The story is set in England in 1193. The plot centers on Scottish knight James Dunreith, exiled from his country by order of the King, Henry Plantagenet.

With Plantagenet’s death Dunreith decides to end his exile and return to England, where he is recruited by the Queen, Eleanor of Aquitaine. It seems rumors are circulating that a West Country nobleman named Edmund de Valere is planning a rebellion against the realm, even as Henry’s successor, Richard the Lionheart, is off adventuring in Palestine. 

James Dunreith knows de Valere well, having been the nobleman’s boon friend and comrade-at-arms. Dunreith, doubtful of the allegations against his friend, decides to allay the Queen’s fears and makes plans to visit Edmund at Glenowyn Castle.

Once at the Castle Glenowyn Dunreith finds it even harder to believe that de Valere is plotting to overthrow the King. Is a conspiracy underway to pin the blame for an insurrection on de Valere ?

Who is responsible for massacres and atrocities committed on the people living in the countryside around de Valere’s holdings ?

And why are the original inhabitants of the British Isles, the Little People, and their allies among the disgruntled Saxons of Wales, whispering that de Valere has entered into a pact with dark forces ?



Before long, James Dunreith finds himself in the middle of a bloody conflict between Norman and Saxon, between the supernatural and the natural, with the future of Merrie Olde England at stake.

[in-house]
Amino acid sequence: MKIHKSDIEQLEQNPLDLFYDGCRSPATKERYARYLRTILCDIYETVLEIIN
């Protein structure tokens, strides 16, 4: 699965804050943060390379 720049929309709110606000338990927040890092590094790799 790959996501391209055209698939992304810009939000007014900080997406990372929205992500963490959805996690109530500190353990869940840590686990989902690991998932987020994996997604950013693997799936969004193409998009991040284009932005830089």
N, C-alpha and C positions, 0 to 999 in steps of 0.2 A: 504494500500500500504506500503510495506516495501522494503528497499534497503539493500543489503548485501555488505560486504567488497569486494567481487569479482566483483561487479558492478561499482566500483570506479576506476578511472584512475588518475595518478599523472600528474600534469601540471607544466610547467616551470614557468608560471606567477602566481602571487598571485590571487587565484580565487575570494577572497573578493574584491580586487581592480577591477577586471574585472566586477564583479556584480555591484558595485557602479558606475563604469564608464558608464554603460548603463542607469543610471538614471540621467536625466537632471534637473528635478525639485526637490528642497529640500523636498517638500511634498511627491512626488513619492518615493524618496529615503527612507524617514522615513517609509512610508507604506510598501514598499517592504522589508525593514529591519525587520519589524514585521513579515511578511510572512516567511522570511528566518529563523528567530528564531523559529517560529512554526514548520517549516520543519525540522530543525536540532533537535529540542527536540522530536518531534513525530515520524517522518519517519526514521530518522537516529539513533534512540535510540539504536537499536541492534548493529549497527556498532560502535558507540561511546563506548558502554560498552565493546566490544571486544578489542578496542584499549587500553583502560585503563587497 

‘The Black Dragon’ is an interesting effort at taking the authentic medieval setting and visual style of ‘Prince Valiant’ and melding them with a narrative full of modern fantasy and horror themes. 

John Bolton’s artwork is very good, despite suffering from the limitations of comic book printing as it stood in the mid-80s. Bolton’s draftsmanship carefully reproduces the environment of late 12th-century England, and yet provides his own visual flair to the battle and fantasy scenes.


 
I had reservations about Chris Claremont’s writing duties for ‘The Black Dragon’, as Claremont is overly prone to putting together overwritten, overwrought narratives that tend to collapse under their own weight. 

Sadly, this is true of ‘Dragon’. The first four issues are well done in regard to plotting and the management of a large cast of characters, including historical personages such as Robin Hood. However the series’ final two issues suffer from too many plot threads vying for panel space; too many lengthy, stilted speeches by one character after another; too many convenient rescues and deathbed resuscitations; and an underwhelming ending that relies on a contrived act of spell-casting.